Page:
I’ve been waiting for a TE to get involved since the Jeremy Stevens days. We still aren’t there. I still don’t see Sidney Rice as a number 1. Maybe it’s because we haven’t used him like one. Maybe because last season he was injured as much as Mr. Glass.

    Anyone figure out how often Rice is on the left side of the field and RW rolls right when he gets happy feet? Or if Rice is on the opposite side of the field when RW decides to leave the pocket?

    I watched last night as the Jets receivers stood flat footed and did nothing to help Sanchez out when he fled the pocket. After watching the Seattle game, you figure every NFL team out there would put their receivers in constant motion knowing that NE’s secondary is not so scary.

    Duke…grand idea but I’m not holding my breath.

  7. AaronCurryIsBUST says:

    I feel like Russell Wilson is the bane of my existence. I spent like 100 years defending this guy leading up to the draft, and everyone excluding Wisconsin Badgers fans were pooping on him. Now he’s playing mediocre at best and getting carried by one of the league’s best running backs and arguably the #1 defense and now everyone loves him.

  8. mojjonation says:

    Maybe Seattle could use 1 or 2 formations and run maybe 20 plays out of it. Indianapolis had what 400 plays in their playbook when Peyton was there? But you swear they didn’t use more than 4 or 5 formations. I know RW is no Peyton, but if it is the coaching staff holding back the playbook because of the QB, then maybe scale it back to a couple formations and a lot of plays so the offnsive assignments don’t become confusing. Could you imagine the faces the opposing defense would have if we ran Lynch behind Robinson on an off tackle play then turned around, used the same formation, had Miller run up a seam, have Baldwin drag across the middle, and Rice pull a post-corner? Play action would be your best friend.

  9. AaronCurryIsBUST says:

    That great piece on Rice brings up an interesting point; how can long can the offense continue to sputter along like this before the team fractures? Here’s a GIF of Rice’s fury: http://thebiglead.fantasysportsven.netdna-cdn.com/wp-content/uploads/2012/10/rice-mouth-piece-10-18-12.gif

    Richard Sherman and Red Bryant were livid after that Rams game, with Sherman subtly taking a shot at the offense by declaring that the defense “did their job” by holding the Rams out of the endzone the entire game. Rice was also expressing his frustration.

    Also, great GIF of Okung, anyone have the GIFs of the couple of times James Carpenter demolished Patrick Willis?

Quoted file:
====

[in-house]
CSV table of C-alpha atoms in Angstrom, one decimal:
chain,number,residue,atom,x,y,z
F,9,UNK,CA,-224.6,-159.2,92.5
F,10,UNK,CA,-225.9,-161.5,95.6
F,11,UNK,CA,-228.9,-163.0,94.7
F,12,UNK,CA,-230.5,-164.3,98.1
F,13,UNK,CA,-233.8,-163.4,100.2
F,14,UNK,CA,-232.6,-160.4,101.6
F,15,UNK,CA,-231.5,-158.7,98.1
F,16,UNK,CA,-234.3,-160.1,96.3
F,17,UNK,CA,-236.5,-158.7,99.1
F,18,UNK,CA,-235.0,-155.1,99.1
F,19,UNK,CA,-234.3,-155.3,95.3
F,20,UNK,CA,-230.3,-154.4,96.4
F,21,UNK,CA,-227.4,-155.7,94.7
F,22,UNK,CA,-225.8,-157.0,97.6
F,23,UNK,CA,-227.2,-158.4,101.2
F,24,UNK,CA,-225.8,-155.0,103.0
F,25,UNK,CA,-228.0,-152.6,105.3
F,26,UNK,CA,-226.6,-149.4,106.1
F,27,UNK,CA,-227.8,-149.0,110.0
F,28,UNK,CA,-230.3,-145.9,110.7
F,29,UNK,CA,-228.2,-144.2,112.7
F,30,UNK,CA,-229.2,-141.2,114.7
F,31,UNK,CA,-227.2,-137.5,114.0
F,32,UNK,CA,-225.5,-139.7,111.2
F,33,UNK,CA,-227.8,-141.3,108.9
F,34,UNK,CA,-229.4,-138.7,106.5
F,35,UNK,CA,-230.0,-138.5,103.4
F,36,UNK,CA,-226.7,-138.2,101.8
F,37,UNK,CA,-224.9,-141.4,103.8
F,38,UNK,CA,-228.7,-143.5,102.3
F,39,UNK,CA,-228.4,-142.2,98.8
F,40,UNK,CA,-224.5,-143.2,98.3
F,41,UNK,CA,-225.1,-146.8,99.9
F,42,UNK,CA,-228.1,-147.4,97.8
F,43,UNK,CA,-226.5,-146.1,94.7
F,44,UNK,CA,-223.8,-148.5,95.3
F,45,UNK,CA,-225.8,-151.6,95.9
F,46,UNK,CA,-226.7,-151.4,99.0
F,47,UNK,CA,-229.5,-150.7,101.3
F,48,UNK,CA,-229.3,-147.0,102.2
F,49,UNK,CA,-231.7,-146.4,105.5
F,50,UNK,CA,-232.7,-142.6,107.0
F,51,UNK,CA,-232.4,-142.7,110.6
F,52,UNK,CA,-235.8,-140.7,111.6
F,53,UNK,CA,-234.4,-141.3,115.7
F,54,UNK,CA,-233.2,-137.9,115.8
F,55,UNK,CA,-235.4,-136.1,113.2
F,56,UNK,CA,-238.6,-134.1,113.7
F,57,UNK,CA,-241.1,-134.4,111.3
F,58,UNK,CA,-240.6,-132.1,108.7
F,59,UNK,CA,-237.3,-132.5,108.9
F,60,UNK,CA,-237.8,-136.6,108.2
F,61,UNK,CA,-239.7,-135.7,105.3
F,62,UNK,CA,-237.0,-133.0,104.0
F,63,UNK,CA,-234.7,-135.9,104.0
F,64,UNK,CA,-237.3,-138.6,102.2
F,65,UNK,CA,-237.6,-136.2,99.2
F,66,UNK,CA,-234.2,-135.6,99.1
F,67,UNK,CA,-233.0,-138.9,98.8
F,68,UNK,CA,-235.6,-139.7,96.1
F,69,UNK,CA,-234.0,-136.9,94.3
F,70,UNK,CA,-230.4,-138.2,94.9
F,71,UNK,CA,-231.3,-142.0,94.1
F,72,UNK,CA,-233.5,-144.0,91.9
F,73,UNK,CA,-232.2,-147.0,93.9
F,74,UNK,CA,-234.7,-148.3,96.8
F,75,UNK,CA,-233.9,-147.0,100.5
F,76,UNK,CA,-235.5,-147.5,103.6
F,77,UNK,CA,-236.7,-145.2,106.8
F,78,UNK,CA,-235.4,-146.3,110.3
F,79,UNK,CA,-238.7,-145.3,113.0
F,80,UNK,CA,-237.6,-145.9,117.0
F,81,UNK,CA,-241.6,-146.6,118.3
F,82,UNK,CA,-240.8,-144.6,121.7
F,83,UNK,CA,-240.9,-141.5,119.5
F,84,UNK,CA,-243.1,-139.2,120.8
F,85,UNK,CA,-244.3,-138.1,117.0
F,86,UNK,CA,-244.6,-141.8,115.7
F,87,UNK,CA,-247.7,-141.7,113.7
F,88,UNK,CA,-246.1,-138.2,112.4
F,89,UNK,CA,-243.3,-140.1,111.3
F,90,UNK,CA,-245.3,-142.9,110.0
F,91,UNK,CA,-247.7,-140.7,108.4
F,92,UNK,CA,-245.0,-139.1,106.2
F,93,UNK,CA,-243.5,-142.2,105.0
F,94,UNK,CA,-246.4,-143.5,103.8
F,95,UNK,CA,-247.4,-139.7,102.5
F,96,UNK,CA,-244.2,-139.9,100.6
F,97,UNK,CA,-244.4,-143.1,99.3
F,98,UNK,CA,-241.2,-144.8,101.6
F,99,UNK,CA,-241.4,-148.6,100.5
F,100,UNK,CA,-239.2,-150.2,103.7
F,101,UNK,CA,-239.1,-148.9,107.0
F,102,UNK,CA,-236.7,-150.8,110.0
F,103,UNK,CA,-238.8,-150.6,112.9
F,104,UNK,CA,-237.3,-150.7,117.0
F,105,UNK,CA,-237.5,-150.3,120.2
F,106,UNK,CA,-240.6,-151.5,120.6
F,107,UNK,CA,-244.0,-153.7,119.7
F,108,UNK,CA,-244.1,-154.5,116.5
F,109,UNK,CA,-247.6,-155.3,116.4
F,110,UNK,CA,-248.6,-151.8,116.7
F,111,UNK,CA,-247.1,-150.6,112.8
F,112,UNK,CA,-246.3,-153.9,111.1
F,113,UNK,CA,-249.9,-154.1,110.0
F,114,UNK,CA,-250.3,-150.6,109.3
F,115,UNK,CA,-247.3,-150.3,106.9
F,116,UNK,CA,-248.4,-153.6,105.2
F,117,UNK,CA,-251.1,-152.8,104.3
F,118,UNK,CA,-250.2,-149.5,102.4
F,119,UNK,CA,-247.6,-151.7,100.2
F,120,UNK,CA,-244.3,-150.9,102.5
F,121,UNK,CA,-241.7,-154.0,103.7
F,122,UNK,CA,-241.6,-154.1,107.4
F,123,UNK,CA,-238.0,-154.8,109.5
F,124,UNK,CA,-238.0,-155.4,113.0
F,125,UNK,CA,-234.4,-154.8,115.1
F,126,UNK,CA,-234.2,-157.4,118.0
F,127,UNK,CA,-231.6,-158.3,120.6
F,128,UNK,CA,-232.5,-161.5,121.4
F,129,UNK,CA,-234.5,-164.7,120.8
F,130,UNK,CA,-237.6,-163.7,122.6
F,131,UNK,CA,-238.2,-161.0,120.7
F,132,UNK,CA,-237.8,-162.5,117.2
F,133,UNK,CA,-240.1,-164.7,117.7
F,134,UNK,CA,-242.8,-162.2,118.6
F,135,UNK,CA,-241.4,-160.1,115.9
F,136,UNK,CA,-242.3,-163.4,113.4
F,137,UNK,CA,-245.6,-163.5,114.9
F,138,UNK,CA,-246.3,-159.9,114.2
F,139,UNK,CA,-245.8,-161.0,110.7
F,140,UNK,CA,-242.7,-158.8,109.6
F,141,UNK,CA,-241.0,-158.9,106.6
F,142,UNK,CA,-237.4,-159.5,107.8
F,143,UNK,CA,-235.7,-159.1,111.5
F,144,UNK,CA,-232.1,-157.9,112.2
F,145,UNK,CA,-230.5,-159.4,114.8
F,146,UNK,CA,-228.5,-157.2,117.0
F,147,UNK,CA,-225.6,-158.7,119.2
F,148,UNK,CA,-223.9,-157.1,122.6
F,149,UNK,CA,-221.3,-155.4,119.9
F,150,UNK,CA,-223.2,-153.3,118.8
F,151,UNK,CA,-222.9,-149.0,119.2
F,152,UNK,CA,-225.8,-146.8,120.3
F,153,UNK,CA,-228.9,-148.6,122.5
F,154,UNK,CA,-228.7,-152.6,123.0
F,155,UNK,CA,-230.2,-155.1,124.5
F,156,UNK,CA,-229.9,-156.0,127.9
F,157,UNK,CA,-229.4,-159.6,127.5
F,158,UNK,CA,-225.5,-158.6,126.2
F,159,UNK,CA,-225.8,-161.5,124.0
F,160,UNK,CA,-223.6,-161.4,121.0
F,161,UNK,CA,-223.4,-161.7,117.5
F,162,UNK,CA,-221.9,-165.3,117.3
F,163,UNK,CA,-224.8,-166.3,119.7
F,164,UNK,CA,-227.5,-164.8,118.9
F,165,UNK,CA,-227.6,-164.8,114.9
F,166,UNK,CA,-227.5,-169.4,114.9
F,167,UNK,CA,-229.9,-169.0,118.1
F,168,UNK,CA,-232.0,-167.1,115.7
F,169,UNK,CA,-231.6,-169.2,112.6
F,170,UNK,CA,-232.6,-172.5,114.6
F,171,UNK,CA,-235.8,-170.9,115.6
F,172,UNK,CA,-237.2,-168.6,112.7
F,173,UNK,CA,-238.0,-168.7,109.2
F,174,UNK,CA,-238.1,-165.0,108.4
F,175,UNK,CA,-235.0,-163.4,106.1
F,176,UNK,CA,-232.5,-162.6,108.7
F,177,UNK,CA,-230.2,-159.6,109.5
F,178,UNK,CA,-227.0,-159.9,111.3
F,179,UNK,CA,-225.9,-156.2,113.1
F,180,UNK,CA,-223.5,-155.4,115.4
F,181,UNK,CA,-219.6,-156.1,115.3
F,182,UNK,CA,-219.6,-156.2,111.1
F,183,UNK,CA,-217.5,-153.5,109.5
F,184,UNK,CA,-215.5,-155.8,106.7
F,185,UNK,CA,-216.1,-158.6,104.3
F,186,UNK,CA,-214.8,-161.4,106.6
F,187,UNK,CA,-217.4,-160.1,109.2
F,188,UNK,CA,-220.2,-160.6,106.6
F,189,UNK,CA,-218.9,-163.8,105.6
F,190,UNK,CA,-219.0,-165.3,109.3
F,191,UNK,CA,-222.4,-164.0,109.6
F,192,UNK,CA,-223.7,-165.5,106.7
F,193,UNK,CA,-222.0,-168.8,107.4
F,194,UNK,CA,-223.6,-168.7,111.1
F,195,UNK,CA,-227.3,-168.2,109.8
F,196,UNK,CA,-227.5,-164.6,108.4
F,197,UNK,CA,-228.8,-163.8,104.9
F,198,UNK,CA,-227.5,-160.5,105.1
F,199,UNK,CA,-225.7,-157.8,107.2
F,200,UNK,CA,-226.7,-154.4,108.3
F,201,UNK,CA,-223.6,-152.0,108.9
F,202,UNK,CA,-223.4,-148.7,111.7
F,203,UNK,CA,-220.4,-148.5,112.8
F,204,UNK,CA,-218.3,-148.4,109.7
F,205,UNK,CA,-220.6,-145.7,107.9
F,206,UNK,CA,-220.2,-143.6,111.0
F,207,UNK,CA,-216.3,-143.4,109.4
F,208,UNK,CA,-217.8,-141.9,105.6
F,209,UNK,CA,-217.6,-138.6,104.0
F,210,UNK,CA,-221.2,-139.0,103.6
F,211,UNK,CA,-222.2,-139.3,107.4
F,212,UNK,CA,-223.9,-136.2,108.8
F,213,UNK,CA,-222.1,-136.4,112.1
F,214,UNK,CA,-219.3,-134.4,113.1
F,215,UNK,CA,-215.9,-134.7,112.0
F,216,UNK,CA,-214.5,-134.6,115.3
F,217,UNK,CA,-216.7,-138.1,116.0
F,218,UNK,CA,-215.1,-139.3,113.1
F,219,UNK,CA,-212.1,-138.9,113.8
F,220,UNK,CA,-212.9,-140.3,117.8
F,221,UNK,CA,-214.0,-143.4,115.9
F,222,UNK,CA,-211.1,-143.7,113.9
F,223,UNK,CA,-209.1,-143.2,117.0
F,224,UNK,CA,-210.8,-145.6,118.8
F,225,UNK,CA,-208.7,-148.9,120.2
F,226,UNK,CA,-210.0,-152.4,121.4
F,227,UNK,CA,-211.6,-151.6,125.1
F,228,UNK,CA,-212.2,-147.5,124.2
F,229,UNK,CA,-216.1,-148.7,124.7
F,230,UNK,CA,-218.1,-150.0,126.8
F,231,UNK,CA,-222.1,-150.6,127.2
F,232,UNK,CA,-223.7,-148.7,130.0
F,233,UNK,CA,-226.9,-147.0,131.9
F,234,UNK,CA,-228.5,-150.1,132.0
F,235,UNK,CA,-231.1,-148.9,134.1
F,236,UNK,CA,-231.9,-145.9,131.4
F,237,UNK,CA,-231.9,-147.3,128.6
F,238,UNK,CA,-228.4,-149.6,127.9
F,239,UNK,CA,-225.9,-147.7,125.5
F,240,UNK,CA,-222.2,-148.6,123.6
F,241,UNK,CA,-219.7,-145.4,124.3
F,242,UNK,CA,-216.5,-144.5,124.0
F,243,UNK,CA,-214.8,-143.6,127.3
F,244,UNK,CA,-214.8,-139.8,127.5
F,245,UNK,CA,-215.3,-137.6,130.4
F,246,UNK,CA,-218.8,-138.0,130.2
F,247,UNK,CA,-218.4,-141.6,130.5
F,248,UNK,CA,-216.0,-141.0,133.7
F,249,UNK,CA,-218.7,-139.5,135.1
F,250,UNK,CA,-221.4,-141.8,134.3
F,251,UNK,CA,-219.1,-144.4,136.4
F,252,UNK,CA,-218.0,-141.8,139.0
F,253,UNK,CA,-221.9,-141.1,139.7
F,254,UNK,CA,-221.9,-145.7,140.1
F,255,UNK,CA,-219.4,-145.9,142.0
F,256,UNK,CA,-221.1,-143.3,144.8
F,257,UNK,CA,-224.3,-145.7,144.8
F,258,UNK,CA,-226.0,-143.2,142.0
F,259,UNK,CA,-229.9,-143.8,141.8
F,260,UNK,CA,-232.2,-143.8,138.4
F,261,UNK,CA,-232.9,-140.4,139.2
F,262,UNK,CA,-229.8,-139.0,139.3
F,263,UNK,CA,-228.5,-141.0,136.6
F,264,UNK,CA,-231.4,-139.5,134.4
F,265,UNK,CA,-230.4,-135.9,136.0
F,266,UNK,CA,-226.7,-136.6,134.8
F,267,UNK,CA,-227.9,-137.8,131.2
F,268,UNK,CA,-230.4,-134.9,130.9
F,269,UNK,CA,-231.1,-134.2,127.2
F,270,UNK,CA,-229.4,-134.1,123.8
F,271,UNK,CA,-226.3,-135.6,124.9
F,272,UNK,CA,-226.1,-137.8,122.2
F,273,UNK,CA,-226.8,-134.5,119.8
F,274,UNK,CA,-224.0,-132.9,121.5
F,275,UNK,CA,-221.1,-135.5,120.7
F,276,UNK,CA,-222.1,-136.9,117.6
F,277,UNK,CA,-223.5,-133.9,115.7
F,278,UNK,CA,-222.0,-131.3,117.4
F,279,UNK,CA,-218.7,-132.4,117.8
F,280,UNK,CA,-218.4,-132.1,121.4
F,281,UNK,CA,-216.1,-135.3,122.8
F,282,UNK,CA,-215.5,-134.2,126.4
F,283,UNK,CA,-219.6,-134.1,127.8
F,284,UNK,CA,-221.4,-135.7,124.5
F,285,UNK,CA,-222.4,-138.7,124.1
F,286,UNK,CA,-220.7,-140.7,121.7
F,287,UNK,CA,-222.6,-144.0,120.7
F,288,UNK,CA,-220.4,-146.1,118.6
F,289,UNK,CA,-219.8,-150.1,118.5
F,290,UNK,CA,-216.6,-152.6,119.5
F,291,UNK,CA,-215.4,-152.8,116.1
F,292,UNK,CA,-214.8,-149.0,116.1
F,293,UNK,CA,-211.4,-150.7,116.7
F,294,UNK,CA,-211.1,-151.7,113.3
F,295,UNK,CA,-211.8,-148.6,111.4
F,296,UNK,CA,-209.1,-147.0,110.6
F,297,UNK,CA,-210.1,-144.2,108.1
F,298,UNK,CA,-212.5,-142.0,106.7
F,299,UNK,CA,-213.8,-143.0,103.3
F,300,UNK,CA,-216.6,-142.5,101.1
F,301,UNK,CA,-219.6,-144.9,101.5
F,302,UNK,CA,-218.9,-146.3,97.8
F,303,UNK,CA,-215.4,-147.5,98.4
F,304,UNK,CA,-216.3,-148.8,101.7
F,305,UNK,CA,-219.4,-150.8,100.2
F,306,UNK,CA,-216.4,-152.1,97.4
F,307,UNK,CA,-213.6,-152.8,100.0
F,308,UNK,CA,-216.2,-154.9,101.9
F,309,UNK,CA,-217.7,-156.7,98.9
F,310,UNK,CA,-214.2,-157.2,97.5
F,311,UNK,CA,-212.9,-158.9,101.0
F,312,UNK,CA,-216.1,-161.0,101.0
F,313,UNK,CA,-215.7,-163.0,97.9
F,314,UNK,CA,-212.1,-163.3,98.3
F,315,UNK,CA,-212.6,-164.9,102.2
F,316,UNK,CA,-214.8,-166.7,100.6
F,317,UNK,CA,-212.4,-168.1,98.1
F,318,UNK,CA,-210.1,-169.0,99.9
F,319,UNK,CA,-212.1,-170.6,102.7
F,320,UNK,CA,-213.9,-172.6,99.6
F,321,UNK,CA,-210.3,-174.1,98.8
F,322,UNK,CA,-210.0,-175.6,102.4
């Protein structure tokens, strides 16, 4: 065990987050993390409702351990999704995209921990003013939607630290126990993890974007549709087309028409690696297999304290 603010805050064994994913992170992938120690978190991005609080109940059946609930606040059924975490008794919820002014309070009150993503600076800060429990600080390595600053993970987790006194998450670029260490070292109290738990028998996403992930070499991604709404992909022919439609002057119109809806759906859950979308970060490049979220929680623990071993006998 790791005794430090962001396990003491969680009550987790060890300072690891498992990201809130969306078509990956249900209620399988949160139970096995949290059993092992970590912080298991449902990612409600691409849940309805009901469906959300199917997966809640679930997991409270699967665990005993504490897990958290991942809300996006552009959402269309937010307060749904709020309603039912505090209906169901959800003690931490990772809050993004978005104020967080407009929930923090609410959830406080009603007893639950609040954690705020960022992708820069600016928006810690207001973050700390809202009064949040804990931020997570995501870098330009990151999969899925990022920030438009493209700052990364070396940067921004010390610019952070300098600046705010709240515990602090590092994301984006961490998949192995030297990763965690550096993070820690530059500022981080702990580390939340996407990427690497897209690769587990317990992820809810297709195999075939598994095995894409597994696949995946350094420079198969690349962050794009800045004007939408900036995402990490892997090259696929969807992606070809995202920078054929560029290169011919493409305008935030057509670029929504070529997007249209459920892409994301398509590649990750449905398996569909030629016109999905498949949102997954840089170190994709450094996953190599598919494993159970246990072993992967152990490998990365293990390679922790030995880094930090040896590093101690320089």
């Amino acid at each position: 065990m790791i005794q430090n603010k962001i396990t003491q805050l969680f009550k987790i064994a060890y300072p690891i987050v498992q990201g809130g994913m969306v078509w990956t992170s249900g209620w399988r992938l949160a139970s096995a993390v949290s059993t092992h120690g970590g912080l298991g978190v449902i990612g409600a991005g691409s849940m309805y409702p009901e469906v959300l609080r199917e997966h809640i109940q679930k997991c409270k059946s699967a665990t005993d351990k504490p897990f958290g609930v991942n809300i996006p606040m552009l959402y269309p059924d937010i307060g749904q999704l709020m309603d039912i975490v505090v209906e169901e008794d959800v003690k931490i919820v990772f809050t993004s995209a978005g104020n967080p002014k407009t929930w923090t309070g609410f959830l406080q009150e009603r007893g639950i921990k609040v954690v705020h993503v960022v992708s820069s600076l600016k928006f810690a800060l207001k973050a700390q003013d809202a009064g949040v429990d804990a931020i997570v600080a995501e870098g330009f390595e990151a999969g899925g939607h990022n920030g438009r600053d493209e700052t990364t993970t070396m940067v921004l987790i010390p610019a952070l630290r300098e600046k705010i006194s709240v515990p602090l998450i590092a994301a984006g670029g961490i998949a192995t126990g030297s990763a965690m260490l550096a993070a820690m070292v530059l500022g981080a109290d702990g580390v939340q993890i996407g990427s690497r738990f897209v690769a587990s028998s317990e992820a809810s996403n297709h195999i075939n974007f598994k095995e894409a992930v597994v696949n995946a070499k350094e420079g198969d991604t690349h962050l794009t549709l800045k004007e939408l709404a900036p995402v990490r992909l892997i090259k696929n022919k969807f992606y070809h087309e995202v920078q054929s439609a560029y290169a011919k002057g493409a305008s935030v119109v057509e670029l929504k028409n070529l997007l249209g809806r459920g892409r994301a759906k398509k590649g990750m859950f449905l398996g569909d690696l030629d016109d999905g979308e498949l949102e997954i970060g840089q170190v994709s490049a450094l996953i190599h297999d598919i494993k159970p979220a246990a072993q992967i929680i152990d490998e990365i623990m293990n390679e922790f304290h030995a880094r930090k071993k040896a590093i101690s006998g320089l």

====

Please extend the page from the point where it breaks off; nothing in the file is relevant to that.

10. Excited to see the Lions on MNF tonight to see what we can expect next week. Also excited to see Cutler pout on the sidelines.

  11. Dukeshire says:

    sluggo42 – There’s no question an inexperienced QB limits what the offense can do, and as a result, make it easier for d coordinators to spot trends. It’s a real challenge for OCs to remain creative and unpredictable with a limited playbook. So I’m sure there is some of that going on here. Despite that however, Seattle has still be effective running the ball, which ought to be encouraging regarding the quality of the o line. But even still, every team has tendencies, that simply comes with the concepts and schemes that a particular offense has. In short, I don’t think presnap alignment is exposing plays to the defense anymore than personnel groupings do.

  12. Dukeshire says:

    mojjonation – You’re right about Indy running nearly an entire playbook out of 3 basic personnel groupings. But that’s an entirely different scheme. WCO uses a myriad of personnel groupings and sub often to get deep into the playbook. And while the Colts (Tom Moore OC) concept may seem simpler under Manning, it really isn’t. Running that many plays out of a single grouping is incredibly layered. Regardless, Bevell has a very different background and Wilson is learning a different scheme, for good or ill.

  13. In NFC West style ball, allowing the opposing offense to engage in long, time consuming drives is the equivalent of allowing an extra TD through out the course of the game.

    And if Sherman really did claim the Defense “held the Rams out of the endzone the entire game”, he is pointing fingers back at himself. The FG team consists of just about all Defensive players and they allowed a TD which they supposedly practiced against during the week.

    And while this defense is very good, it isn’t elite or even in the top 5. The Defense faced the number 1 passing game and was lit up (yardage) and then the next game faced the number 1 rushing attack and was again lit up. It will be very good down the road, but it isn’t yet. We saw the number 1 ranked defense a few nights ago and it took nearly 5 years to put together.